Some of the paranormal elements were truly creepy, too. And I've researched creepy stuff before, but a few events really chilled me. Medieval literature has several of the elements Wiehl uses, adding to the authenticity, and the way some of the plot elements were discovered made them even creepier. It was a good read, a really good read.

Only the apocryphal bent to it--one that will be fleshed out further in the two future books of the East Salem Trilogy--didn't quite work for me. Perhaps it's my own skepticism, but so many things can be used at any point in history to point to Armageddon that I had a hard time seeing some of these events as unique. The Christian emphasis worked better, and yet even for readers who aren't particularly religious, these elements are not too obtrusive to be distracting. Overall, a very good book. I would definitely read the next book in the series.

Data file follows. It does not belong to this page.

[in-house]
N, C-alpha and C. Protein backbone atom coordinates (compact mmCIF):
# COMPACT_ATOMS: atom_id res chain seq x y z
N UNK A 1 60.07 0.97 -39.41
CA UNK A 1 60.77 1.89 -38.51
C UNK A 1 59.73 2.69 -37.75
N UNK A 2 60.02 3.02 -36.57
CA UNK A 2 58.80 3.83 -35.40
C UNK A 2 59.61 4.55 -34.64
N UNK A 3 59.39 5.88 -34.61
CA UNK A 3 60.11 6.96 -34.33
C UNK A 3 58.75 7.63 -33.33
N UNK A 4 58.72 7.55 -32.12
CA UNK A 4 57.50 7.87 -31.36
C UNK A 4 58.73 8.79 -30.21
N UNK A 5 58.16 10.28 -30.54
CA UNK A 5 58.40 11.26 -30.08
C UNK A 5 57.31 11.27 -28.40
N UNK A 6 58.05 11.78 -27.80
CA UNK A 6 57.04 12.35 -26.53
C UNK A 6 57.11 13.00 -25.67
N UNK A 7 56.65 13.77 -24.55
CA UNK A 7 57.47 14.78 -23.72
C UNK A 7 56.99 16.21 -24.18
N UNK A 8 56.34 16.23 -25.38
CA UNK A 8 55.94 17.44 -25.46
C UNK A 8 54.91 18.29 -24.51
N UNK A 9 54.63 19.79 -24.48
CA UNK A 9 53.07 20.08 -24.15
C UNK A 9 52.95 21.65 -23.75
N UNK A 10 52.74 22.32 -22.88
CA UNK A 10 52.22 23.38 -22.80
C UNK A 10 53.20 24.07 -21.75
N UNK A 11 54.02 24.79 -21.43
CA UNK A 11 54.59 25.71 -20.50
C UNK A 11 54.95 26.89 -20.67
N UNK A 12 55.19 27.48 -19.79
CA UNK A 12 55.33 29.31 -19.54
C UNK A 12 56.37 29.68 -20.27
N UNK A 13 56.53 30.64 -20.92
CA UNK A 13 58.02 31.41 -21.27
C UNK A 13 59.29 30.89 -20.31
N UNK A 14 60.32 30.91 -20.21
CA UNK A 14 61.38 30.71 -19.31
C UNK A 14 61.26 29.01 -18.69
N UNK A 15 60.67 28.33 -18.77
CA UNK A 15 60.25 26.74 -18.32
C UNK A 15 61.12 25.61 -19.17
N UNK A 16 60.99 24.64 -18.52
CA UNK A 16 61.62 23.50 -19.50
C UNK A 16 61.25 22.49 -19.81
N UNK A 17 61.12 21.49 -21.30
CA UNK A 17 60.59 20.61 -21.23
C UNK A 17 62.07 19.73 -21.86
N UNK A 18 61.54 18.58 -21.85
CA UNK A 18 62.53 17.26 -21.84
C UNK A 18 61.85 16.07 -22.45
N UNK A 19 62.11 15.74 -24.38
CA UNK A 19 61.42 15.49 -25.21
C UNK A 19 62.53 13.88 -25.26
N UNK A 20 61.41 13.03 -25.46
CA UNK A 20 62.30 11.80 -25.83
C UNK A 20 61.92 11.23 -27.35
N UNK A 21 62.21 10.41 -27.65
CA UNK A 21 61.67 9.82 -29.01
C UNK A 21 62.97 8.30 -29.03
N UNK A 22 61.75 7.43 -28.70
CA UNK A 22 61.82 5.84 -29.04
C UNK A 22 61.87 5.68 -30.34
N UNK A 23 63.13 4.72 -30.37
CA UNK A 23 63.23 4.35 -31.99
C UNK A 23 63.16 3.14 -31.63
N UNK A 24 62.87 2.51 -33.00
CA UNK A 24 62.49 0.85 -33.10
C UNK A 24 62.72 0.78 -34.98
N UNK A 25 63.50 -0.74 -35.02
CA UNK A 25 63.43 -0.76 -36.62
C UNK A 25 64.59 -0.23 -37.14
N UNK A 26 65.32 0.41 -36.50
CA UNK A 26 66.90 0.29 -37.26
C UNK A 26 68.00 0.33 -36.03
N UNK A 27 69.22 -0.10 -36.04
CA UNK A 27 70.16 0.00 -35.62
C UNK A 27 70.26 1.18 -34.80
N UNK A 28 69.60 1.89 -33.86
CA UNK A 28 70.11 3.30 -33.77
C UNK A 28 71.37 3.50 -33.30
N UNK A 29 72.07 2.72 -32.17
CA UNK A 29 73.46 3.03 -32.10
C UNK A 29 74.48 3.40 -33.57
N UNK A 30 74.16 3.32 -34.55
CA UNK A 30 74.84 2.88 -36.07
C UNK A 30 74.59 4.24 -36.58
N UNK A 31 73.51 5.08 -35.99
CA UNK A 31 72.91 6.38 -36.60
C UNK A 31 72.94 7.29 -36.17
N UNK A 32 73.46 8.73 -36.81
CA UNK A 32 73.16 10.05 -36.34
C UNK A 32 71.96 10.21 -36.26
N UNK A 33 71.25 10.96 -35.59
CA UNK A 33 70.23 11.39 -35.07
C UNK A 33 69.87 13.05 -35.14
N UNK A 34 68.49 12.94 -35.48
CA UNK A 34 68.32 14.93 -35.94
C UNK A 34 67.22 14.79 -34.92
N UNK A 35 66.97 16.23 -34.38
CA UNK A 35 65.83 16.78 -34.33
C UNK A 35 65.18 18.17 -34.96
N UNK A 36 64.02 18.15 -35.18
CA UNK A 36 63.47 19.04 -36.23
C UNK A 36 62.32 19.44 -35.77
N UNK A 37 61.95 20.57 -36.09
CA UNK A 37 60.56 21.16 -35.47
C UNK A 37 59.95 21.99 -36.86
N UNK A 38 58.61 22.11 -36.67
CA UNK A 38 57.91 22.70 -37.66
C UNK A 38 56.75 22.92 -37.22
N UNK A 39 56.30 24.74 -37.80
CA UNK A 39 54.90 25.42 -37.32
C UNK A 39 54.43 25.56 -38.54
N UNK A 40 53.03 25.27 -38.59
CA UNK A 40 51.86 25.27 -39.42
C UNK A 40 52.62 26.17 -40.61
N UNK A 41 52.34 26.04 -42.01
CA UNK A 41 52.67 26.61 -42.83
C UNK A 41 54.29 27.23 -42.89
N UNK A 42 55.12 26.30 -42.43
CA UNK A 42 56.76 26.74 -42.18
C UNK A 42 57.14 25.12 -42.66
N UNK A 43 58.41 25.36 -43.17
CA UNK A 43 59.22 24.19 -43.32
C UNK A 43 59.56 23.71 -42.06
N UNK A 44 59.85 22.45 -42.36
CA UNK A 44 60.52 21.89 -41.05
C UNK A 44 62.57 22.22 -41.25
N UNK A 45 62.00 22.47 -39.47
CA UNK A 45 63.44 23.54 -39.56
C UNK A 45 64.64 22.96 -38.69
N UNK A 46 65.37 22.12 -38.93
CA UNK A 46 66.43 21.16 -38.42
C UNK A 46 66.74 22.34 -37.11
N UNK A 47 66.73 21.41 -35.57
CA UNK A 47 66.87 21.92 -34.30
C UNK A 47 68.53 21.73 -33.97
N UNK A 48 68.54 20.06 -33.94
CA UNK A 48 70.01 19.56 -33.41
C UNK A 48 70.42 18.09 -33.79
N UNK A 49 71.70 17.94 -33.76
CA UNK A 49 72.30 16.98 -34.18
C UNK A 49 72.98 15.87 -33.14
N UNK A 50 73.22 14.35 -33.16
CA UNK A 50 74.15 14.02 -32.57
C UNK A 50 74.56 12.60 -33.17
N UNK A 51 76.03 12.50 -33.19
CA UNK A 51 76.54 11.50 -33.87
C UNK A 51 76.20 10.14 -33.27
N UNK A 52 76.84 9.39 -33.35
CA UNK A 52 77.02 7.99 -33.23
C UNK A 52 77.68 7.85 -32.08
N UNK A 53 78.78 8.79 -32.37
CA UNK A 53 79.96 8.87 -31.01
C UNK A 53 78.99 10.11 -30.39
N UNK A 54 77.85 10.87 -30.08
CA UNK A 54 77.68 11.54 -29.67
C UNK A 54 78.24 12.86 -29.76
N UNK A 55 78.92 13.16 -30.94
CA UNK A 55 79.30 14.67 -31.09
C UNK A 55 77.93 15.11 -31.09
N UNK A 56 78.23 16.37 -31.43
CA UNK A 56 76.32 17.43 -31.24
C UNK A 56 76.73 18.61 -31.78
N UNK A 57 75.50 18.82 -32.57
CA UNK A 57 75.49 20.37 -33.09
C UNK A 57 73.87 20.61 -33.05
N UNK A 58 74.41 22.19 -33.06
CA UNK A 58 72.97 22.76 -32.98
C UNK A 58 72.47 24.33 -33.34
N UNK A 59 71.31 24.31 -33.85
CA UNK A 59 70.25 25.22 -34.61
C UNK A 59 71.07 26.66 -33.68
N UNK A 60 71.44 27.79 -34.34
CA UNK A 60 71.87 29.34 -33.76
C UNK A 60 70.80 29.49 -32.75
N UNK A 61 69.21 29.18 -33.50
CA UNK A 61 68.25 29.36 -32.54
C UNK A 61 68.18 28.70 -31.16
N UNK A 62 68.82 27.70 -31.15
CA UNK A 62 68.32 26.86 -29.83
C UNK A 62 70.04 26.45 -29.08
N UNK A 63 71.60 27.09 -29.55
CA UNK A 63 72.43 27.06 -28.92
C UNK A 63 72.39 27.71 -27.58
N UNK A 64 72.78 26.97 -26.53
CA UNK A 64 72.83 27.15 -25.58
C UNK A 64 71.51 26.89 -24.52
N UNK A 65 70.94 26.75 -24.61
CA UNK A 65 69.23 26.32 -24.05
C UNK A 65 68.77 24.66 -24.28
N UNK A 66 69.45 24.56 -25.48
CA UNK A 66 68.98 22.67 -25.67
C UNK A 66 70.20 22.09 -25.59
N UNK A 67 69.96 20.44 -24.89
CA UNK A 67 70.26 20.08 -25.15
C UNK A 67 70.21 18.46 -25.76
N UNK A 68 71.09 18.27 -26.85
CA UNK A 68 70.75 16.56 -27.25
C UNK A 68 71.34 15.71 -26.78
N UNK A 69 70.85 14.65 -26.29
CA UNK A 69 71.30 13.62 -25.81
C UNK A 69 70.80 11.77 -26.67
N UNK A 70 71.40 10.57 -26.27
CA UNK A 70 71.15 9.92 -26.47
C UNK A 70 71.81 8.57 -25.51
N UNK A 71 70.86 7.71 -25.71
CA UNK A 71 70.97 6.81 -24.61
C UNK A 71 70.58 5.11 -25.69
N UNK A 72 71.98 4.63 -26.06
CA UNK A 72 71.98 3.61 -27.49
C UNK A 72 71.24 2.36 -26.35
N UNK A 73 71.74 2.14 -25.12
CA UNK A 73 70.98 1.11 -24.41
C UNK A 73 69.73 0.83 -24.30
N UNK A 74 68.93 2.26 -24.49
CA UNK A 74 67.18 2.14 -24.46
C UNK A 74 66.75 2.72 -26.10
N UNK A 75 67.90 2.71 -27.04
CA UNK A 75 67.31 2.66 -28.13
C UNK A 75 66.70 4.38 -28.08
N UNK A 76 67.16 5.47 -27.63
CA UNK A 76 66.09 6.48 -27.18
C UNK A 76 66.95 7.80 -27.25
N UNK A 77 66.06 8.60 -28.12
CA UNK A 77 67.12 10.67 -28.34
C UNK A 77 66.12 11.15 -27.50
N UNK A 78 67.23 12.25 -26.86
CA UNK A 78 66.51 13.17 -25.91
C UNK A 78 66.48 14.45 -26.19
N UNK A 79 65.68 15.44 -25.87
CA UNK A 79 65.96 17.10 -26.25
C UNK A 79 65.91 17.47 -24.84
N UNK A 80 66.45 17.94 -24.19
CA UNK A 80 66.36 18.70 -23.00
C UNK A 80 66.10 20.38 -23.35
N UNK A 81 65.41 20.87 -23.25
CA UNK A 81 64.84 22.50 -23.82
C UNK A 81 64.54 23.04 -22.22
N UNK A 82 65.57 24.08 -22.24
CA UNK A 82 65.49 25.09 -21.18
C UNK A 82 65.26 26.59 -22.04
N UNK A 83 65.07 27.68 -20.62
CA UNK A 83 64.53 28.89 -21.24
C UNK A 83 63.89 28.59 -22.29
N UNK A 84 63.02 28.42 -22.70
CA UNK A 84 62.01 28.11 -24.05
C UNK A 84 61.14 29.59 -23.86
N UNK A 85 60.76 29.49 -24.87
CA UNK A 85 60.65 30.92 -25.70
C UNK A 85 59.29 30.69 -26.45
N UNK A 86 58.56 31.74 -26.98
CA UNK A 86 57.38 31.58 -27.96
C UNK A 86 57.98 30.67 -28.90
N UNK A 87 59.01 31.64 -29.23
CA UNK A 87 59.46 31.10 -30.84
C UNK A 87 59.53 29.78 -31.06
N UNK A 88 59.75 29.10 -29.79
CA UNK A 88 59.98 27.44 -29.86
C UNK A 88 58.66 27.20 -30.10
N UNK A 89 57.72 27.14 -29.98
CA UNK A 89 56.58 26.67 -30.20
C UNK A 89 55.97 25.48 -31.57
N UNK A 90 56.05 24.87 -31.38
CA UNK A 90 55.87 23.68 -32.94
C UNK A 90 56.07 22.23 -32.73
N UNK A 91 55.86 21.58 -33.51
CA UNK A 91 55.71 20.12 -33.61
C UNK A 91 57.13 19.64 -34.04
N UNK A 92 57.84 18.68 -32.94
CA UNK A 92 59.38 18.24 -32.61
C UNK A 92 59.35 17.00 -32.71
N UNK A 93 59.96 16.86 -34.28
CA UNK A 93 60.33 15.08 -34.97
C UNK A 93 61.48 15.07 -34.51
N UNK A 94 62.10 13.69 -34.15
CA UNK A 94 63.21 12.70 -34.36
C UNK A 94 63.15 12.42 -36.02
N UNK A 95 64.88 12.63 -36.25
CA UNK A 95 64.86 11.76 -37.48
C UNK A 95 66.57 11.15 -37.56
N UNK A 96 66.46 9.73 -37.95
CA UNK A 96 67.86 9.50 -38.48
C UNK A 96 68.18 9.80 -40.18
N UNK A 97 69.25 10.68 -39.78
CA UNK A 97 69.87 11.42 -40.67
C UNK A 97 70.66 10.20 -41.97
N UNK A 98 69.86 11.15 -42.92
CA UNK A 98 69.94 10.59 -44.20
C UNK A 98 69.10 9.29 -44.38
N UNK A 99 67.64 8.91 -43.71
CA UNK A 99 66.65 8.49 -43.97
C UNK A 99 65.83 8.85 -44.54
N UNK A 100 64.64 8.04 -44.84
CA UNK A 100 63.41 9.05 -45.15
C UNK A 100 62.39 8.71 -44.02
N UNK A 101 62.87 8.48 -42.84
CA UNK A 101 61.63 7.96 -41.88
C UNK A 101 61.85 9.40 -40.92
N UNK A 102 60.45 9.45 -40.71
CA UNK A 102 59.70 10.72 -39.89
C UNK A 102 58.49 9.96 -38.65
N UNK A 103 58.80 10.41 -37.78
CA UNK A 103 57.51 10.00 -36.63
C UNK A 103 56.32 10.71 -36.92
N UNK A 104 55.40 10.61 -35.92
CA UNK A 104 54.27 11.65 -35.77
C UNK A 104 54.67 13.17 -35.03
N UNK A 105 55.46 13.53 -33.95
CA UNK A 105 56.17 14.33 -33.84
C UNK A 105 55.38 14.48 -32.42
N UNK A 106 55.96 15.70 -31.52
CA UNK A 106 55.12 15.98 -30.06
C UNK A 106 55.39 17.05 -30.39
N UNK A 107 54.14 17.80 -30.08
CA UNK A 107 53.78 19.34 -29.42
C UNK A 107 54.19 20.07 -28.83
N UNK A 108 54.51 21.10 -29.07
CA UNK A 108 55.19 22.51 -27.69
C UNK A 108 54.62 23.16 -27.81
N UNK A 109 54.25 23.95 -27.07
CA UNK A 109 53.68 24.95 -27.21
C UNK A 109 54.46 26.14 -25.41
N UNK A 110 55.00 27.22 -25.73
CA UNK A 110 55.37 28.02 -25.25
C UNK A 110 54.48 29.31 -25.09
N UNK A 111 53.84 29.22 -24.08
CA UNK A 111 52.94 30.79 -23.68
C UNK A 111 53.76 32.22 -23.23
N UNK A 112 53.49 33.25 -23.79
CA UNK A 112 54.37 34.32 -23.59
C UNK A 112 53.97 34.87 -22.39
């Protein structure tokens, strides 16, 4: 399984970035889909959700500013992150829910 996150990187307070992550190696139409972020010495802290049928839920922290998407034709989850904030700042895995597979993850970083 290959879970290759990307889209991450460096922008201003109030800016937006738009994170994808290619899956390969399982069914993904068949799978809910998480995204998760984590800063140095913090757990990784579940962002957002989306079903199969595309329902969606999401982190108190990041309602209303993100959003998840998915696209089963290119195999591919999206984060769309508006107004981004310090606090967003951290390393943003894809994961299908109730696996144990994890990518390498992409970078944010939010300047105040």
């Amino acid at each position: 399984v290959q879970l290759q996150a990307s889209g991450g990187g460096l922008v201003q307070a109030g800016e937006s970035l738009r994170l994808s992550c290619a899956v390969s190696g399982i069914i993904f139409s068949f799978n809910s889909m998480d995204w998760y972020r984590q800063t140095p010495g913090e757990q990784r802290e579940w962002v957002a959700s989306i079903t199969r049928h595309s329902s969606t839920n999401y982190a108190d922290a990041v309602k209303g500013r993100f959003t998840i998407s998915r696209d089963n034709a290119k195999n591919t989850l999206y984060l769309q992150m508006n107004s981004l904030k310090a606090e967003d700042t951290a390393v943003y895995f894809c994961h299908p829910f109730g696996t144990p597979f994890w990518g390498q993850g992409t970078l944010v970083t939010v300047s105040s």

What apocalypse have you seen depicted best? What's the worst version you've read or seen? (I'd have to say the film Armageddon is my least favorite. Awful, awful movie.)


  1. You’re correct the future doesn’t look so bright.

    I love Ben-Hur and The Ten Commandments… I watch them once a year-- Charlton Heston Rocks!!

    I have to disagree with you about Armageddon; I love that show, it funnier than hell, plus it’s a little emotional at times. The plot might be a little contrite; I enjoyed it nonetheless.

    Deep Impact: was the worst one for me. Or even: The Book of Eli

  2. I do like the destruction stories where things are saved in the end. I guess I don't read books along this line. Rather I can only think of movies and they mostly deal with weather... hurricanes, earthquakes, etc. You got me thinking now.


  3. I have to completely agree with Jeff...Book of Eli was just a waste of time!

    I loved '28 Days Later'...the virus idea mixed in with that 'The Road' type desperation! Or 'Children of Men.' That one felt so plausible and so incredibly scary!